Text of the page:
As Pension Costs Rise, DOD Likely To Squeeze Contractors
February 11, 2013
By: Lindsay Simmons
Contractors negotiate labor costs with the Department of Defense (DOD) – as part of the price DOD will pay on a contract – based upon the compensation they pay to their employees. Since defined benefit pension contributions are a routine part of employee compensation, the amounts a contractor contributes to its employees’ pensions are included in these negotiated labor costs/rates. As a result, DOD ends up reimbursing a large amount of contractor pension costs.
This, coupled with recent changes in the rules for calculating pension costs, served as a catalyst for Congress to request that GAO take a look at DOD contractor pension costs. To do this, GAO analyzed the defined benefit pension plans of its 10 largest contractors and interviewed certain contractor employees as well as DOD officials.
According to GAO’s recently issued report – based on the defined benefit pension plans for DOD’s 10 largest contractors – pension costs have grown from $500 million to more than $5 billion over the last ten years. And this trend could continue. Not surprisingly, as these costs grow, so do the labor costs recoverable under DOD contracts.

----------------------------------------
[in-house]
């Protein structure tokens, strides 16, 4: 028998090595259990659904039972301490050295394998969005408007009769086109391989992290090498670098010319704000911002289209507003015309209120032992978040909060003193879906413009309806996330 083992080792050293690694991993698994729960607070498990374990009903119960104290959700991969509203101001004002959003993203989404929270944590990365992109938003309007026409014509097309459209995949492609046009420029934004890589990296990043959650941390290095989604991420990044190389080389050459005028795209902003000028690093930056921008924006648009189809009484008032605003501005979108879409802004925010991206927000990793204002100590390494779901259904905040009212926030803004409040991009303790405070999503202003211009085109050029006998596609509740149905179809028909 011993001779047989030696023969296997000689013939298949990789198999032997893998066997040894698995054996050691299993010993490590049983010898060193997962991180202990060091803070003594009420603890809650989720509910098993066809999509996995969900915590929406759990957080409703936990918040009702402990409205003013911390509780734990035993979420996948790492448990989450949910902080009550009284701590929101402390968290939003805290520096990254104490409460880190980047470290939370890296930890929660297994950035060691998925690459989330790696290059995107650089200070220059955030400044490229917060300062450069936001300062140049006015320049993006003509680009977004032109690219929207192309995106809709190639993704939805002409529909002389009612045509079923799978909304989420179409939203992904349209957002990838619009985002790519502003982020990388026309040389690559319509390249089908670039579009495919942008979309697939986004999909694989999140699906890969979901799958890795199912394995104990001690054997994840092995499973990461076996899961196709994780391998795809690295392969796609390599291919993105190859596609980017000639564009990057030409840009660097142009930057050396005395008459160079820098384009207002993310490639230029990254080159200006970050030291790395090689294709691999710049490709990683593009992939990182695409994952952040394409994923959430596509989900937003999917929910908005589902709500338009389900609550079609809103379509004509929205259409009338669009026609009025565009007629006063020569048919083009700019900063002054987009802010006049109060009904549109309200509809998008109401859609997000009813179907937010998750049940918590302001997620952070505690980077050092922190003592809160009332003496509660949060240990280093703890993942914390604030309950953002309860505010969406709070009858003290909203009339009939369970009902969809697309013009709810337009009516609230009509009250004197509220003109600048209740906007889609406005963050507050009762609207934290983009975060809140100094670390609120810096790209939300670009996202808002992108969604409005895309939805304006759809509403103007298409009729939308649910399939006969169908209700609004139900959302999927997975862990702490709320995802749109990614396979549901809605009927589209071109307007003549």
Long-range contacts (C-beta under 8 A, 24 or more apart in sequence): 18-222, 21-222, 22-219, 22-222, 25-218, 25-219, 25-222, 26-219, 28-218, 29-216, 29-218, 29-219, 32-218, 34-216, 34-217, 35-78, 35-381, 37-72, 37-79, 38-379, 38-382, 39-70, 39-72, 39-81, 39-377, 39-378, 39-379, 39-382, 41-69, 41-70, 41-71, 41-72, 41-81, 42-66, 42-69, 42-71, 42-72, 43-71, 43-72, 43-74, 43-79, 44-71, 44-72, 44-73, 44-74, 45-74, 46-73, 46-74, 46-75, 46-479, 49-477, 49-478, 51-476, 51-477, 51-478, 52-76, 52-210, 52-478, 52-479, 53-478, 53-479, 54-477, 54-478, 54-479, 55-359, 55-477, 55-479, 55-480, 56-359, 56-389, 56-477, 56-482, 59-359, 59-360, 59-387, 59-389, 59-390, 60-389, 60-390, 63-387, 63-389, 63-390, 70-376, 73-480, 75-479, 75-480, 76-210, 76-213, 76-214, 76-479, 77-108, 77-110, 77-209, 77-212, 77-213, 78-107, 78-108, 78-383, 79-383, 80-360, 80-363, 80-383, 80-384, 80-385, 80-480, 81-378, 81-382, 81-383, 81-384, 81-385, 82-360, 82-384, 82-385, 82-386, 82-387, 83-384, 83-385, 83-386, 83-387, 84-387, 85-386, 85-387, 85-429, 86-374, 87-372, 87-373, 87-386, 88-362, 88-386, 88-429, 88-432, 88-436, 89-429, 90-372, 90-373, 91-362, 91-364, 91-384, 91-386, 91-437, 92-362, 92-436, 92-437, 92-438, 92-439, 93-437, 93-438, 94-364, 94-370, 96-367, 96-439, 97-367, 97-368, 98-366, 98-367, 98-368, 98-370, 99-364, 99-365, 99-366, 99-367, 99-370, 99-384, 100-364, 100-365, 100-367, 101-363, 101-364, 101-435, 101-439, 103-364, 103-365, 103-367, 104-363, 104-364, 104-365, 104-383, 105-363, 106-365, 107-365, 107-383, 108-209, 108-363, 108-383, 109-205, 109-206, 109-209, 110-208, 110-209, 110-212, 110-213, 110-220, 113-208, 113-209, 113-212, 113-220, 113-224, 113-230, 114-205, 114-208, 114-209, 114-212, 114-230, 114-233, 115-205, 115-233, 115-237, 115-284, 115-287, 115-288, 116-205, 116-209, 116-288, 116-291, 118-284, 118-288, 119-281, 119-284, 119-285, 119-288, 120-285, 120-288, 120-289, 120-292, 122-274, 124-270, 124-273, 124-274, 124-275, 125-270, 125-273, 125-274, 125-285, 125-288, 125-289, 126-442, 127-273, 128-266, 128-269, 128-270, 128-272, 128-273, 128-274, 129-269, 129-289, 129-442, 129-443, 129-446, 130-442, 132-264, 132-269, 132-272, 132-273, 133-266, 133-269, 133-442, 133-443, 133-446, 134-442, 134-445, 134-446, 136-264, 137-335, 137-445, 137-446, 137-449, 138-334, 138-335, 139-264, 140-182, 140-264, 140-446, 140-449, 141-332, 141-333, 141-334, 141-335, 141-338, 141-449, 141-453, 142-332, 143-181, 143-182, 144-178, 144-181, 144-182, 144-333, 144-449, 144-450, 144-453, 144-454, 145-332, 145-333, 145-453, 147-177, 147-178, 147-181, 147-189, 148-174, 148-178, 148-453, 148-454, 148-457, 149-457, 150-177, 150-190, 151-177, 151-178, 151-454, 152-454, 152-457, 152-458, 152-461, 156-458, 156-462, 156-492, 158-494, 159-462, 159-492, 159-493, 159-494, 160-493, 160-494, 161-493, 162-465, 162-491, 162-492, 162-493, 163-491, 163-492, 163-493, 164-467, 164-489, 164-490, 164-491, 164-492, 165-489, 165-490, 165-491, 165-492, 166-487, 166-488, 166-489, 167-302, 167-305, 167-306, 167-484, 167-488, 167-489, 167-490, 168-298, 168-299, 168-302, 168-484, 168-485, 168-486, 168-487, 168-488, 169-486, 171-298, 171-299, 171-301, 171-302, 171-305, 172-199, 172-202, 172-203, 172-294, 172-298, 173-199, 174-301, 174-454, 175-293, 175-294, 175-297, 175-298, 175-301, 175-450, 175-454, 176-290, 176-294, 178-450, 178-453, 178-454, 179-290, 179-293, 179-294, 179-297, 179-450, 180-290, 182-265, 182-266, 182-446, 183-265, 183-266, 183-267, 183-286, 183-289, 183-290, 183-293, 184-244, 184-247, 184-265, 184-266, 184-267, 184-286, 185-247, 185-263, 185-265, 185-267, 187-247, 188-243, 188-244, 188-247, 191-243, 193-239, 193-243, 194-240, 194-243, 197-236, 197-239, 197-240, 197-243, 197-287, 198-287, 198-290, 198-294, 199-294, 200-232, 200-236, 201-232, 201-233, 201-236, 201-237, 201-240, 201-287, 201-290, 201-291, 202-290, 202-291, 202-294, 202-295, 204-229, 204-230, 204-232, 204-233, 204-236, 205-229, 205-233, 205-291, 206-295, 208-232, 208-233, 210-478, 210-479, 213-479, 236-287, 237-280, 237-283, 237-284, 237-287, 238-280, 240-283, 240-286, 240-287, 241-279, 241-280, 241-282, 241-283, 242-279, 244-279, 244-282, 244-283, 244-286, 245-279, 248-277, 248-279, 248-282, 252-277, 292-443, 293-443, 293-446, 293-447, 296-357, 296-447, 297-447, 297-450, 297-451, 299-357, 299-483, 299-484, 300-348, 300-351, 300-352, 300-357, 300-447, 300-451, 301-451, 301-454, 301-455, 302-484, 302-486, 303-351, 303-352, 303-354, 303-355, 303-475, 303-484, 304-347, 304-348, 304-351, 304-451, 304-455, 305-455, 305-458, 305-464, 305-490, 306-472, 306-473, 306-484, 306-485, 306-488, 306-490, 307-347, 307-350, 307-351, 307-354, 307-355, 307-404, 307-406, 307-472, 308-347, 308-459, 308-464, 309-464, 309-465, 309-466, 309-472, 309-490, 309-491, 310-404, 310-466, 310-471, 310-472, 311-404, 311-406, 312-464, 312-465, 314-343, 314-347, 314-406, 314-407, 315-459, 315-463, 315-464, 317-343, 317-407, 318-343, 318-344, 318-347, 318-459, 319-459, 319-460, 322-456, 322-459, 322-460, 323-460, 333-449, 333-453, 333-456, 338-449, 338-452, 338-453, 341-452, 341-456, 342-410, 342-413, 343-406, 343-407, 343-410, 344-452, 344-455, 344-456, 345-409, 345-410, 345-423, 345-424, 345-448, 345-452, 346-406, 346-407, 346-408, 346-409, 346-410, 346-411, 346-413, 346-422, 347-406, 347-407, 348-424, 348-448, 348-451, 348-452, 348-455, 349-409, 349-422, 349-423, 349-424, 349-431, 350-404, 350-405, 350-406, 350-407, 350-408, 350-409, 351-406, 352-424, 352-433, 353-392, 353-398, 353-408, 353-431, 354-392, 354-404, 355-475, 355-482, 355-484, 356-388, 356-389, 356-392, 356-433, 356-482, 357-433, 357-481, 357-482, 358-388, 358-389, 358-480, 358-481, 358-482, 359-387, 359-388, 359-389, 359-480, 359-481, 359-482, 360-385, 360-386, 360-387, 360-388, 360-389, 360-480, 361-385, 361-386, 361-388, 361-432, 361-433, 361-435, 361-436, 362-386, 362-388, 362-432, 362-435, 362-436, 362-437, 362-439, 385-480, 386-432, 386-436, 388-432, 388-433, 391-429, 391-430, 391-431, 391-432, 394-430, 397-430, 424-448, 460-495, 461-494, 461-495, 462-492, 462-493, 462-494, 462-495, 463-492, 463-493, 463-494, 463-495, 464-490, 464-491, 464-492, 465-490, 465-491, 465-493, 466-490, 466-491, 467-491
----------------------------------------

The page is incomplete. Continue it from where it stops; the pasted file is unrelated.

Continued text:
In light of GAO’s findings (and current budget constraints), DOD and other Executive agencies are understandably concerned about the impact of pension plan costs on their programs. It should come as no surprise, therefore, that DOD will be stepping up its oversight on pension costs claimed by contractors. It looks like DOD will focus on understanding how –
- Various factors contribute to pension costs
- Contractors determine their pension costs
- DOD currently ensures its only pays
“appropriate” contractor pension costs
- Harmonization of Cost Accounting Standards with
the Pension Plan Protection Act will increase the amounts DOD will pay
GAO’s study includes a recommendation that DOD clarify both the responsibility for and guidance regarding (i) assessing pension cost reasonableness and (ii) assuring consistency in payment of pension costs. In order to tackle this issue, GAO notes that better trained auditors and contracting officers – personnel who can deal with the intricacies of the applicable rules and regulations regarding pension plan costs – will be key.
The key for contractors: Be prepared for DOD to take a closer look at your pension costs and to take a harder stance in negotiating that portion of your labor costs it will reimburse.
Lindsay Simmons is the attorney responsible for the content of this article.